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Intermediate cyclists view of Friel and Carmichael's books

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Intermediate cyclists view of Friel and Carmichael's books

Old 08-09-06, 10:17 AM
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53x12
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Intermediate cyclists view of Friel and Carmichael's books

I would consider myself an intermediate cyclist who is now wanting to throw in some serious training. I have been reading up on old posts and seems that the conclusion that most have come to is that Friel and Carmichael are the best books to read before starting a training schedule. I am wondering if these books are too advanced for someone who is beginning to get interested in training? Is there a lot of info that only someone who has been training for years will be able to understand? Also, how different are the two authors approaches to training? Will I create more problems by reading these two books together and confuse myself as to what I need in a program?
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Old 08-09-06, 11:26 AM
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The Carmichael approach is pretty straight forward, and works well people who are just starting to formally train. All it really requires is a heart rate monitor. I'm not as familiar with Friel, but my sense is that it is a pretty similar approach, although with some terminology difference.
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Old 08-09-06, 12:05 PM
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I have found that my life is too busy and sporadic for a structured workout program defined by such books. I have tried to develop one before, but recovery time, weather, and life events always seem to shake up and ruin my scheduled rides. However, I did do a whole fall/winter endurance building phase. So, instead of placing rides on particular days, I do intervals every few days apart during the summer so far. These intervals could be 2-3x20 slightly above threshold, to a balls out climb at max pace. I am trying to improve sustainable power this season. It has been working and I am getting better. Between each interval ride I will do a nice tempo/recovery ride. I probably will peak in late august, early september. Then, I will try to start over again lol.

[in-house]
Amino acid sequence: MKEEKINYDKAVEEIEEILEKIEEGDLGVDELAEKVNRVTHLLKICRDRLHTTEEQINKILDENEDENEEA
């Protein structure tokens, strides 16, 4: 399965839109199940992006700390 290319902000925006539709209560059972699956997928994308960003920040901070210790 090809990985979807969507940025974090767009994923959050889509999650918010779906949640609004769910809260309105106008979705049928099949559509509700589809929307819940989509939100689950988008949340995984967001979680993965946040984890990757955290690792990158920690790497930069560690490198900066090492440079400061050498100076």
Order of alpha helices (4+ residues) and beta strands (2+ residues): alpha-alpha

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Old 08-09-06, 12:07 PM
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Originally Posted by Stallion
I have found that my life is too busy and sporadic for a structured workout program defined by such books. I have tried to develop one before, but recovery time, weather, and life events always seem to shake up and ruin my scheduled rides. However, I did do a whole fall/winter endurance building phase. So, instead of placing rides on particular days, I do intervals every few days apart during the summer so far. These intervals could be 2-3x20 slightly above threshold, to a balls out climb at max pace. I am trying to improve sustainable power this season. It has been working and I am getting better. Between each interval ride I will do a nice tempo/recovery ride. I probably will peak in late august, early september. Then, I will try to start over again lol.
I hear ya on that. I could be such a better rider if that stupid thing called life didn't get in the way so much. lol
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Old 08-09-06, 03:23 PM
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Originally Posted by Stallion
I have found that my life is too busy and sporadic for a structured workout program defined by such books. .
Actually, that's the major reason I use a CTS coach. Because I have little time to train, I want to make the most of it. And the coach writes my schedule to account for the other demands in my life. If you can train 20 hours a week, you can afford to be less than mximally efficient. If you want to be competitive on 10 hours or less you need to make it all count.

Following the books without a coach you have to make the adjustments yourself. But if you understand the principles you can adjust the program to fit your need and schedule.
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Old 08-09-06, 06:13 PM
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The carmichael book has a lot of useful theory - about the different energy systems, how to do a field tests, what different exercises you can do, how to set heart rate ranges, etc.

It's not great on "here's how to actually set up your season".